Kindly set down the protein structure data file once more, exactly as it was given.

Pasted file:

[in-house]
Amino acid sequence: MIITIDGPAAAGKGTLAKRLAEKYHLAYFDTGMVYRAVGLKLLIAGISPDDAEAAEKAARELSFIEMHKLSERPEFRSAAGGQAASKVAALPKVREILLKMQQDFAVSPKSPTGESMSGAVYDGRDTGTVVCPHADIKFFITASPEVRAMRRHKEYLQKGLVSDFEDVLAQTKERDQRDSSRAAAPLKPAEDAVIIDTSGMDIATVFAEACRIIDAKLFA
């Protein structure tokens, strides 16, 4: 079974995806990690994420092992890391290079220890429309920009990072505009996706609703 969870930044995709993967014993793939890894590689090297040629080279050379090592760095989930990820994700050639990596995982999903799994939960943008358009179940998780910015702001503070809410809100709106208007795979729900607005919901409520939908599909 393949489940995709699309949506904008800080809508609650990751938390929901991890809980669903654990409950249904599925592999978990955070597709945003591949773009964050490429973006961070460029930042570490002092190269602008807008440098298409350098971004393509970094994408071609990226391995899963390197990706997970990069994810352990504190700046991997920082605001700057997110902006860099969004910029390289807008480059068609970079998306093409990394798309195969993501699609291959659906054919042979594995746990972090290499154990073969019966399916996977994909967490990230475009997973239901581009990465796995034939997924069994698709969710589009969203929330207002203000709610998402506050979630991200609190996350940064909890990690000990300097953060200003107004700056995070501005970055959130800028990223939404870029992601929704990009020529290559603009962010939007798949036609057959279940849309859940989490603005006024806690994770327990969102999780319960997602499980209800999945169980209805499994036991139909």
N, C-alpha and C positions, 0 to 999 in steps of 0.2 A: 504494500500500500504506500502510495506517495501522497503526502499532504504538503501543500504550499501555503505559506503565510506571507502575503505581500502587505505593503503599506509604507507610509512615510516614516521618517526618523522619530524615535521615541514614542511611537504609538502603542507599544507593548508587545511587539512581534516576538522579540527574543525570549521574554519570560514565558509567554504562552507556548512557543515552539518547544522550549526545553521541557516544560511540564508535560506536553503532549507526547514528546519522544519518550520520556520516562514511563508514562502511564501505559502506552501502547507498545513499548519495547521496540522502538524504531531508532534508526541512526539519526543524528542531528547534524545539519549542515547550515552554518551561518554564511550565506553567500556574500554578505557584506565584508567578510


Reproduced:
[in-house]
Amino acid sequence: MIITIDGPAAAGKGTLAKRLAEKYHLAYFDTGMVYRAVGLKLLIAGISPDDAEAAEKAARELSFIEMHKLSERPEFRSAAGGQAASKVAALPKVREILLKMQQDFAVSPKSPTGESMSGAVYDGRDTGTVVCPHADIKFFITASPEVRAMRRHKEYLQKGLVSDFEDVLAQTKERDQRDSSRAAAPLKPAEDAVIIDTSGMDIATVFAEACRIIDAKLFA
């Protein structure tokens, strides 16, 4: 079974995806990690994420092992890391290079220890429309920009990072505009996706609703 969870930044995709993967014993793939890894590689090297040629080279050379090592760095989930990820994700050639990596995982999903799994939960943008358009179940998780910015702001503070809410809100709106208007795979729900607005919901409520939908599909 393949489940995709699309949506904008800080809508609650990751938390929901991890809980669903654990409950249904599925592999978990955070597709945003591949773009964050490429973006961070460029930042570490002092190269602008807008440098298409350098971004393509970094994408071609990226391995899963390197990706997970990069994810352990504190700046991997920082605001700057997110902006860099969004910029390289807008480059068609970079998306093409990394798309195969993501699609291959659906054919042979594995746990972090290499154990073969019966399916996977994909967490990230475009997973239901581009990465796995034939997924069994698709969710589009969203929330207002203000709610998402506050979630991200609190996350940064909890990690000990300097953060200003107004700056995070501005970055959130800028990223939404870029992601929704990009020529290559603009962010939007798949036609057959279940849309859940989490603005006024806690994770327990969102999780319960997602499980209800999945169980209805499994036991139909």
N, C-alpha and C positions, 0 to 999 in steps of 0.2 A: 504494500500500500504506500502510495506517495501522497503526502499532504504538503501543500504550499501555503505559506503565510506571507502575503505581500502587505505593503503599506509604507507610509512615510516614516521618517526618523522619530524615535521615541514614542511611537504609538502603542507599544507593548508587545511587539512581534516576538522579540527574543525570549521574554519570560514565558509567554504562552507556548512557543515552539518547544522550549526545553521541557516544560511540564508535560506536553503532549507526547514528546519522544519518550520520556520516562514511563508514562502511564501505559502506552501502547507498545513499548519495547521496540522502538524504531531508532534508526541512526539519526543524528542531528547534524545539519549542515547550515552554518551561518554564511550565506553567500556574500554578505557584506565584508567578510